Practice: Vasisthasana Variation / Side Plank Variation

vasisthasana variation

If you’re working on building up strength for the full vasisthasana or ‘side plank’, this is a great place to start.

It’s not unusual in a Yoga class to be faced with one or two postures we’re not completely comfortable with. This is a good thing, as it means there’s always room to grow within this practice, and being able to take on a challenge strengthens our mind as well as our body – but sometimes it can also mean we need to modify or change a posture in some way so it suits wherever we’re at right now. The most effective way to maintain a sustainable and healing Yoga practice is by meeting ourselves exactly wherever we are and however we are, and moving forwards from there. Whether you’re working on strength, flexibility, or finding peace of mind, start by recognising how you are right now, and let your practice grow from there.

There are plenty of reasons to choose the modification over the full posture in class; maybe you’re healing from an injury, you’re low on energy, or you’re just beginning this whole Yoga thing. Maybe vasisthasana isn’t a posture you regularly practice, or maybe today you just don’t want to practice the full posture! So, if you’re faced with vasisthasana in class and still need to build up the strength to hold this asana for a few breaths, start with this variation and build up from there…. When you’ve got this down, move on to the full side plank posture, which is great preparation for lots of fun arm balances!

To prepare the body for this variation of vasisthasana:

Move through your surya namaskar A to get the blood pumping.

After 3-5 rounds, make your way into adho mukha svanasana (downward facing dog), and step your [right] foot forwards as you rise up in to virabhadrasana 2 (warrior 2) to open the hips a little.

From virabhadrasana 2, straighten your front leg and move in to trikonasana (triangle pose) and focus on reaching from the center of the chest through to the fingertips, keeping your chest expanded and spine lengthened. Stay here for 3-5 breaths, and then bend your front leg to return to virabhadrasana 2.

Bring your hands down to the floor and step back to adho mukha svanasana to repeat on the other side of the body, and then make your way on to hands and knees.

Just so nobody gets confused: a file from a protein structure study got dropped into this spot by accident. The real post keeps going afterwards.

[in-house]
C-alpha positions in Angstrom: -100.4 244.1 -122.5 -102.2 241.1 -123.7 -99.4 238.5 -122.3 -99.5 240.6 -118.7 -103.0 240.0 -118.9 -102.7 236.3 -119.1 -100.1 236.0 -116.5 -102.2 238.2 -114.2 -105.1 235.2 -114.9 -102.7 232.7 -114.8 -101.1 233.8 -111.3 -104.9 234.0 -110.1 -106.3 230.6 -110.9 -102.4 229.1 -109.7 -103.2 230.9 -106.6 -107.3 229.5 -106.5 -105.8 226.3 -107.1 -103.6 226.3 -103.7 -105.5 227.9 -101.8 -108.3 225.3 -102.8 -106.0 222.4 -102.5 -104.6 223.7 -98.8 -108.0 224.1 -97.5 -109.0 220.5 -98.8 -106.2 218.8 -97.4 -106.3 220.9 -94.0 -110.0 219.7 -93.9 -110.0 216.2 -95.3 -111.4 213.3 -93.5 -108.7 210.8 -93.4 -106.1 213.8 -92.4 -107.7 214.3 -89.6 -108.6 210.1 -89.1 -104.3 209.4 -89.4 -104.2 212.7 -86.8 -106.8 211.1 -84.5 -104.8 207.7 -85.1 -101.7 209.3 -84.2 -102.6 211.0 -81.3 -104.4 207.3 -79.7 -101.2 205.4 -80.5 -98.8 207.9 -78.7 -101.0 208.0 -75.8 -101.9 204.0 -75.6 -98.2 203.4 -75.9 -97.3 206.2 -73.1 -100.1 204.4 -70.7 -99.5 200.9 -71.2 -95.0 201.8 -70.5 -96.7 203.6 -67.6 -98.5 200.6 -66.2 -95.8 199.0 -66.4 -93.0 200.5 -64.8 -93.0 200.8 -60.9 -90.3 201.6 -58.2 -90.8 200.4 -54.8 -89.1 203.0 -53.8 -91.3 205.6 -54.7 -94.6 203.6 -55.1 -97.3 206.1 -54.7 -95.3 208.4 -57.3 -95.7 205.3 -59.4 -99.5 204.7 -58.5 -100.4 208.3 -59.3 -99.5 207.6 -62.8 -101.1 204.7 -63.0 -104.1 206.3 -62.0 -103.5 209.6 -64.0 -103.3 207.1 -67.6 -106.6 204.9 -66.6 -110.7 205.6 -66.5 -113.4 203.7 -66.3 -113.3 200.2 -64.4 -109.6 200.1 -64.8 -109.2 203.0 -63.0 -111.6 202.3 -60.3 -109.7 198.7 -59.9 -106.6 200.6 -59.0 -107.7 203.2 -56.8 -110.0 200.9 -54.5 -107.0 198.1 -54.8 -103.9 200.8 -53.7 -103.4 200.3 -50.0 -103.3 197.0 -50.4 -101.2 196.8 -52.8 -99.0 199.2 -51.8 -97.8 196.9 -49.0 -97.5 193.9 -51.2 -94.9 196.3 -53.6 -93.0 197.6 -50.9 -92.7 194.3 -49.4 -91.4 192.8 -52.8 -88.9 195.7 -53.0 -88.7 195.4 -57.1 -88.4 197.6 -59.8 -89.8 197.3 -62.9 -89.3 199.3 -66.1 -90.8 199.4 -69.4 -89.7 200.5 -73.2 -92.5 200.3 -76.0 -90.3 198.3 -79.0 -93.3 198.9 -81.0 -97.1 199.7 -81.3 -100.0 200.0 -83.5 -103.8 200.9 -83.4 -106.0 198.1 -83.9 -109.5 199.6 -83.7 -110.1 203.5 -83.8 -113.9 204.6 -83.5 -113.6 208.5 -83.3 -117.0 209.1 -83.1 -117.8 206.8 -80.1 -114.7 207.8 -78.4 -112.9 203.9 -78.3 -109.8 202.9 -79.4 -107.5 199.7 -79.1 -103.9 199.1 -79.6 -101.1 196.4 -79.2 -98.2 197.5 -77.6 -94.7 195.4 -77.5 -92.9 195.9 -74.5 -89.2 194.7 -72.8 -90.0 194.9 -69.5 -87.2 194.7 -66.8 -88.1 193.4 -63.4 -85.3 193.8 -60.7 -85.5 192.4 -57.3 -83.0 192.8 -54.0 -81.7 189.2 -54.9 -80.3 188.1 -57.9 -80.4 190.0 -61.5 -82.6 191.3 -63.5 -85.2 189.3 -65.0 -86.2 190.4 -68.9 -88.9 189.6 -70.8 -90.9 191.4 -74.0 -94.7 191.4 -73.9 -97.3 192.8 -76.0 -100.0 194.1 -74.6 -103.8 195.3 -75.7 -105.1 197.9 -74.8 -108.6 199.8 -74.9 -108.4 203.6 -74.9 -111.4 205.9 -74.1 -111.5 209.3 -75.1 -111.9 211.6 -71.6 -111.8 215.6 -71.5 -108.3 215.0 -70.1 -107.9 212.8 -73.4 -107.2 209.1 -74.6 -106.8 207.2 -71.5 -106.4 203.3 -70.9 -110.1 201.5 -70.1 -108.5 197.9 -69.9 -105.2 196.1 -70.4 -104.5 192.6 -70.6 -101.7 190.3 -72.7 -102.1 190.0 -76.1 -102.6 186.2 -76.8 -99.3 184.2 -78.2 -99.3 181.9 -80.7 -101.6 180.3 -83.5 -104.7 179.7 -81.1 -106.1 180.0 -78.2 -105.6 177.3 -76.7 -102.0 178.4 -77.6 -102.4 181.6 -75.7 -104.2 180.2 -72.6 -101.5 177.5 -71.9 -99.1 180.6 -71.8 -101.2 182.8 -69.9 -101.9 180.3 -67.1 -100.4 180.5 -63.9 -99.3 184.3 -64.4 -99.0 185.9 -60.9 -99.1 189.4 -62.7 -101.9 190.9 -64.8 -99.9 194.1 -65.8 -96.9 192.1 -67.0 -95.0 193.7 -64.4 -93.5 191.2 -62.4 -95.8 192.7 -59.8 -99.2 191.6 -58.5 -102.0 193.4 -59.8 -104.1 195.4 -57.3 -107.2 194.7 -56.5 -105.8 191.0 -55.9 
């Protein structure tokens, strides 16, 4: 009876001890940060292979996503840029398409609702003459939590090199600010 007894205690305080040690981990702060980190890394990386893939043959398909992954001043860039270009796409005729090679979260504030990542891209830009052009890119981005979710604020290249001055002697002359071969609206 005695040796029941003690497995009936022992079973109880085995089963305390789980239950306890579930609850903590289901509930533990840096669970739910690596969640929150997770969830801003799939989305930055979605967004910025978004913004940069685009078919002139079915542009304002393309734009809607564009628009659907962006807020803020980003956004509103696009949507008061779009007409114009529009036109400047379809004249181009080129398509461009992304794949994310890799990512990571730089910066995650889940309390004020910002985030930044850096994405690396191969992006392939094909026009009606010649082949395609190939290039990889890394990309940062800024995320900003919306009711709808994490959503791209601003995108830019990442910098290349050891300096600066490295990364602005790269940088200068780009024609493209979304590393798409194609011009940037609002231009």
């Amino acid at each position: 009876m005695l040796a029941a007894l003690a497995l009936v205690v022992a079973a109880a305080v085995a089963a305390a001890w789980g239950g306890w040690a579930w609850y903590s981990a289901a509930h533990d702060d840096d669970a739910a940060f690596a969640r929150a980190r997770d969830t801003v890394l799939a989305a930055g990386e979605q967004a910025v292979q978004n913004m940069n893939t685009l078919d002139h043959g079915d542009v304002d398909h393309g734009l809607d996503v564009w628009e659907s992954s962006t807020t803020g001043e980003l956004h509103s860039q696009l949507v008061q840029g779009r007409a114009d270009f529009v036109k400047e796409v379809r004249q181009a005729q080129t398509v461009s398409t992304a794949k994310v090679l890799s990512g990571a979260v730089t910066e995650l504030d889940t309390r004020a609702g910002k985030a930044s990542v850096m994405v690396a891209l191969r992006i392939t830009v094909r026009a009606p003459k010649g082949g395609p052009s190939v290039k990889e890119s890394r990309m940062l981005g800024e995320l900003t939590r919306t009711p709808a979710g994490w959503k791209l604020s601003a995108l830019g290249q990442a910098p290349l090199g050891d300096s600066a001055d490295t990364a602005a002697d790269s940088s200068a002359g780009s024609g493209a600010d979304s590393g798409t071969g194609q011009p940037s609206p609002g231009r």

• From all fours, lengthen your [right] leg back behind you and bring the sole of the foot to the floor so the outer edge is parallel with the back of your mat.
  • Work on pressing the outer edge of the foot down firmly, and keeping the toes spread so you have firm foundations to work with.
  • Keep your [left] knee and [left] hand on the floor, and inhale as you raise your [right] arm up.
  • Be aware of how your bottom hand is grounded into the floor. For the full vasisthasana, it’s very important for the health of the wrists to make sure you’re pressing through the underside of your knuckles and your fingers, rather than leaning too much in to the heel of the hand. It’s often advised to keep the wrist and shoulder completely stacked in one line, but it’s actually a little healthier for the joint to keep the shoulder slightly back from the wrist, so you’re able to press the weight further forwards into the knuckles and fingers.
  • Work on using the breath to expand through the belly and chest, as you reach strongly out of the top fingertips.
  • Stay here for 5-10 breaths, or however long feels good to you.
  • To transition out, bring the [right] knee and hand back down to the floor, and come back on to all-fours.
  • To counterpose this variation of vasisthasana, rest the sitting bones back to the heels in balasana (child’s pose) and take a few breaths.

Whether you’re new to the physical aspect of yoga, or you’ve been practicing for years, it’s always good to know how to modify and play with the traiditional asanas in order to find more creativity and potential in our practice!

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